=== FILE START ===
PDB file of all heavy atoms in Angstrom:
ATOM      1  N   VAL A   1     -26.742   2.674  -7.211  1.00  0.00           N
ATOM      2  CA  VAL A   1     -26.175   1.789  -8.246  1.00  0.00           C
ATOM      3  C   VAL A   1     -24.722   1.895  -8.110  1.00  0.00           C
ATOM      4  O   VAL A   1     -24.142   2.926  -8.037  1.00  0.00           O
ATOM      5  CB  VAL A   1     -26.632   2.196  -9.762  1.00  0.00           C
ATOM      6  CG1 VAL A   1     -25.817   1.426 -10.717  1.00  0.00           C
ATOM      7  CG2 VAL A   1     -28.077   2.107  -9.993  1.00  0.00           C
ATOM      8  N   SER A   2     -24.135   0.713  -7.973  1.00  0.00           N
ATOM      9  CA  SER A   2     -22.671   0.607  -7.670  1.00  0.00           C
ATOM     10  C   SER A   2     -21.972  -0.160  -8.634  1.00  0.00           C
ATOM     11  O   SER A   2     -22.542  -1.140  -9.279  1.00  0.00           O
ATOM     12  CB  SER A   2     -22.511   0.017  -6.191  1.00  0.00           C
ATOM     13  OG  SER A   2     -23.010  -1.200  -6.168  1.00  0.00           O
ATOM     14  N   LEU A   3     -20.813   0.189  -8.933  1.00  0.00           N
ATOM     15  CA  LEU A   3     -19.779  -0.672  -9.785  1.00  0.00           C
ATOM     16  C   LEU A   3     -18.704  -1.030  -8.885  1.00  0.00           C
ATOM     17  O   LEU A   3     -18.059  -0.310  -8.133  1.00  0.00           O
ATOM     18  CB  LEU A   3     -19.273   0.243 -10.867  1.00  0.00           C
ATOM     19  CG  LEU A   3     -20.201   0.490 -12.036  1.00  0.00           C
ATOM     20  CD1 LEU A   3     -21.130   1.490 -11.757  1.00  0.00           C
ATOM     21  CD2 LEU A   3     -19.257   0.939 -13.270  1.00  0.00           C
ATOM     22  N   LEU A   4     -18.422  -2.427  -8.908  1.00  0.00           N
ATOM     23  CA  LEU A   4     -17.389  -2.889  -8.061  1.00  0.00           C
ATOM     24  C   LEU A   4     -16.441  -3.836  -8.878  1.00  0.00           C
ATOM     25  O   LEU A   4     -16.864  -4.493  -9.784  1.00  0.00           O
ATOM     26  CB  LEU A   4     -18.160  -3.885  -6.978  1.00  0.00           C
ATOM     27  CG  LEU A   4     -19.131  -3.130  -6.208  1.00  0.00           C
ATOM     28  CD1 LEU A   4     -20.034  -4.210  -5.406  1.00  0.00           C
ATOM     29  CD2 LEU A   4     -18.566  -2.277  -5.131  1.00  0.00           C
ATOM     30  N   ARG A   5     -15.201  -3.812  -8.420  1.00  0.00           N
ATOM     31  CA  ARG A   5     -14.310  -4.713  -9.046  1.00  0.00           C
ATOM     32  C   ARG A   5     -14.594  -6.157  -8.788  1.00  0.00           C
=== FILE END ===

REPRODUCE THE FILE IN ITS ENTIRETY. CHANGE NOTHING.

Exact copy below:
PDB file of all heavy atoms in Angstrom:
ATOM      1  N   VAL A   1     -26.742   2.674  -7.211  1.00  0.00           N
ATOM      2  CA  VAL A   1     -26.175   1.789  -8.246  1.00  0.00           C
ATOM      3  C   VAL A   1     -24.722   1.895  -8.110  1.00  0.00           C
ATOM      4  O   VAL A   1     -24.142   2.926  -8.037  1.00  0.00           O
ATOM      5  CB  VAL A   1     -26.632   2.196  -9.762  1.00  0.00           C
ATOM      6  CG1 VAL A   1     -25.817   1.426 -10.717  1.00  0.00           C
ATOM      7  CG2 VAL A   1     -28.077   2.107  -9.993  1.00  0.00           C
ATOM      8  N   SER A   2     -24.135   0.713  -7.973  1.00  0.00           N
ATOM      9  CA  SER A   2     -22.671   0.607  -7.670  1.00  0.00           C
ATOM     10  C   SER A   2     -21.972  -0.160  -8.634  1.00  0.00           C
ATOM     11  O   SER A   2     -22.542  -1.140  -9.279  1.00  0.00           O
ATOM     12  CB  SER A   2     -22.511   0.017  -6.191  1.00  0.00           C
ATOM     13  OG  SER A   2     -23.010  -1.200  -6.168  1.00  0.00           O
ATOM     14  N   LEU A   3     -20.813   0.189  -8.933  1.00  0.00           N
ATOM     15  CA  LEU A   3     -19.779  -0.672  -9.785  1.00  0.00           C
ATOM     16  C   LEU A   3     -18.704  -1.030  -8.885  1.00  0.00           C
ATOM     17  O   LEU A   3     -18.059  -0.310  -8.133  1.00  0.00           O
ATOM     18  CB  LEU A   3     -19.273   0.243 -10.867  1.00  0.00           C
ATOM     19  CG  LEU A   3     -20.201   0.490 -12.036  1.00  0.00           C
ATOM     20  CD1 LEU A   3     -21.130   1.490 -11.757  1.00  0.00           C
ATOM     21  CD2 LEU A   3     -19.257   0.939 -13.270  1.00  0.00           C
ATOM     22  N   LEU A   4     -18.422  -2.427  -8.908  1.00  0.00           N
ATOM     23  CA  LEU A   4     -17.389  -2.889  -8.061  1.00  0.00           C
ATOM     24  C   LEU A   4     -16.441  -3.836  -8.878  1.00  0.00           C
ATOM     25  O   LEU A   4     -16.864  -4.493  -9.784  1.00  0.00           O
ATOM     26  CB  LEU A   4     -18.160  -3.885  -6.978  1.00  0.00           C
ATOM     27  CG  LEU A   4     -19.131  -3.130  -6.208  1.00  0.00           C
ATOM     28  CD1 LEU A   4     -20.034  -4.210  -5.406  1.00  0.00           C
ATOM     29  CD2 LEU A   4     -18.566  -2.277  -5.131  1.00  0.00           C
ATOM     30  N   ARG A   5     -15.201  -3.812  -8.420  1.00  0.00           N
ATOM     31  CA  ARG A   5     -14.310  -4.713  -9.046  1.00  0.00           C
ATOM     32  C   ARG A   5     -14.594  -6.157  -8.788  1.00  0.00           C